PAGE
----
Rep. Billy Long, R-Mo., waved the 8-inch blade of a the handmade custom chef's knife before his eyes on Saturday night and whistled, attempting to command the attention of Taste of the South's VIP crowd at the gala's inaugural live auction in the lower level of DAR Constitution Hall.
Each of Long's feet was planted on the squishy seat of a dining chair, and beads of sweat rolled from his forehead as he hollered for bids on the stainless steel "Tyger," one-half of a set of knives valued at $1,000.
"I thought falling off the chairs is one thing, the knives are another, but the knives and the chairs together -- probably not a good idea," Long told HOH after the auction, with a hearty chuckle.
More than 30 years of auctioneering experience helped Long keep a rowdy crowd, tipsy on Catoctin Creek Sazerac cocktails, courtesy of the Purcellville, Va., distillery, focused on the night's charitable purpose. Proceeds from the auction would be distributed to nonprofit organizations combating poverty, homelessness and other worthwhile causes in Washington, D.C., and the 13 Southern states hosting the gala. Generous bids, combined with ticket sales and donations, helped Taste of the South raise nearly $500,000, according to Leslie Shedd, a South Carolina Committee executive member.
“Any time I can donate a piece and it’s for a great cause or something I care about, I try to do it,” said D.C.-based artist Kari Kant, who flashed a big smile when the auction of her American flag-inspired acrylic painting closed with an $800 bid.
Kant, a Fairhope, Ala., native who moved to Washington nine years ago for a job on Capitol Hill, said Long teased her for being a “struggling Hill staffer” turned “struggling artist.”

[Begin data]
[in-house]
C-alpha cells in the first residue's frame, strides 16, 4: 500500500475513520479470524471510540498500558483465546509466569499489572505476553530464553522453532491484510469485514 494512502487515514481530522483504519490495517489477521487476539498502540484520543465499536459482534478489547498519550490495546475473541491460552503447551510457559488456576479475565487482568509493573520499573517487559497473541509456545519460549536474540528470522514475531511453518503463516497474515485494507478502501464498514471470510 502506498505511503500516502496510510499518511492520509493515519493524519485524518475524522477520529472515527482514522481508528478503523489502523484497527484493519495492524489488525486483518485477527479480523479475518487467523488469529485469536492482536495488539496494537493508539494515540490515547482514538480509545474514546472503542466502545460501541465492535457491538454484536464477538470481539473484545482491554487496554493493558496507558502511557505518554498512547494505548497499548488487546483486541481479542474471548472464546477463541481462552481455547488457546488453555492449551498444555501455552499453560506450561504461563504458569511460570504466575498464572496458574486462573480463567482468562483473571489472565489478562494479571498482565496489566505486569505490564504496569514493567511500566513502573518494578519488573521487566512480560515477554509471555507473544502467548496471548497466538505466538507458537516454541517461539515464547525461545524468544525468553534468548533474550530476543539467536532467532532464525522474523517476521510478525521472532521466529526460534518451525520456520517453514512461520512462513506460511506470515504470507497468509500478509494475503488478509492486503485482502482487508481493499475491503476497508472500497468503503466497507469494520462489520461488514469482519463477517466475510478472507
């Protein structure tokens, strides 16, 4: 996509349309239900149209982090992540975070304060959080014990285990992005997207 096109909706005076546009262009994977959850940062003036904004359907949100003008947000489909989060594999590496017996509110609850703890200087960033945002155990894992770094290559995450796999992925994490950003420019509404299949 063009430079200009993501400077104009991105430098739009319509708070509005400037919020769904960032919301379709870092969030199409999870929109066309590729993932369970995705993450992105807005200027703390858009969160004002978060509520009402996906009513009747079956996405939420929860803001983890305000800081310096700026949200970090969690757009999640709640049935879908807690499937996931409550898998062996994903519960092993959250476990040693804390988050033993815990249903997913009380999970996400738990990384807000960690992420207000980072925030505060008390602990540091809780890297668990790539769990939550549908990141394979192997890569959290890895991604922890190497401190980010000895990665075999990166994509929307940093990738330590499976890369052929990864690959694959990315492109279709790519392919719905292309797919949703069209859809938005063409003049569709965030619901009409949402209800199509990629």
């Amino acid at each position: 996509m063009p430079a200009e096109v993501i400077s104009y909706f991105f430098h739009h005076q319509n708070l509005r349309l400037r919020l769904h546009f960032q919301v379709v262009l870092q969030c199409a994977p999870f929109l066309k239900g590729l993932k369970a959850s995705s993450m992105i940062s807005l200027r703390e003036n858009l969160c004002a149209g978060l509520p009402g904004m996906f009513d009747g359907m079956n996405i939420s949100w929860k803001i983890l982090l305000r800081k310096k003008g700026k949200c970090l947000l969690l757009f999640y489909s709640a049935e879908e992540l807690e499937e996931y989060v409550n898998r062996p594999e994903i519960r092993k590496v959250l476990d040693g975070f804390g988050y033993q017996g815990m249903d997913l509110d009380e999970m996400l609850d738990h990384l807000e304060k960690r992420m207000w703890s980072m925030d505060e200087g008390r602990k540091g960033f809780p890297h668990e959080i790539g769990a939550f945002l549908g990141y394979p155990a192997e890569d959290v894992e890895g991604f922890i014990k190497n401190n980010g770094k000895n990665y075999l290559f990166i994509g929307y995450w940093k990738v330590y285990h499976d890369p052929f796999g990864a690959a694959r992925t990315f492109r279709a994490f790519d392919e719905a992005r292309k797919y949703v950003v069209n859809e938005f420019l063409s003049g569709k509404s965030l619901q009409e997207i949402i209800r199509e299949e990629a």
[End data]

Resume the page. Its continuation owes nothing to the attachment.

Upstairs in the general admission area, around 2,000 displaced Southerners now employed as Hill staffers, lobbyists and nonprofit advocates feasted from disposable plates on deep-fried delicacies, including hush puppies, mini corn dogs and alligator bites.
Virginia’s crab cakes, Louisiana’s gumbo and Florida’s key lime pie bested oysters, sausage rolls, ham and ice cream in an informal HOH crowd survey of attendees’ favorite foods. Barbeque also ranked high in the standings, but the vast variety of meats and sauces, and fierce state rivalry, made it tough to declare a winner.
“We used to joke that there’s too much barbeque,” said North Carolina native Jennifer Brooks, who served as chairwoman of the event in 2011 and counted Saturday as her seventh Taste of the South. “But every state is so different, so what’s considered barbeque in Texas -- brisket, is what I would call it -- is not the same as North Carolina barbeque. There’s a lot of competition.”
The young, party-ready crowd eschewed cans of Tennessee’s Sun Drop citrus soda, bottles of North Carolina’s Cheerwine and a tower of Coca-Cola products from Georgia in favor of plastic beverage cups from the venue’s ample array of open bars.
A steady stream of belles in ball gowns and gentlemen in bow-tied tuxedos queued up for the food-a-palooza, and eventually migrated toward the dance floor.
Although the night’s theme was a 1920s-style “Roaring Southern Nights,” the play list wasn't exactly Jazz Age vintage. Motown hits from live act Coast2Coast brought couples to the dance floor. HOH overheard revelers comparing the female lead singer of Coast2Coast to Beyonce, and the band covered a wide range of hits from the ‘60s, ‘70s and modern day Top 40.
Black cards scattered among tabletop decor encouraged party-goers to catch a ride home (or to the Georgetown after-party) with Uber DC when the fun wrapped up around 1 a.m Sunday morning.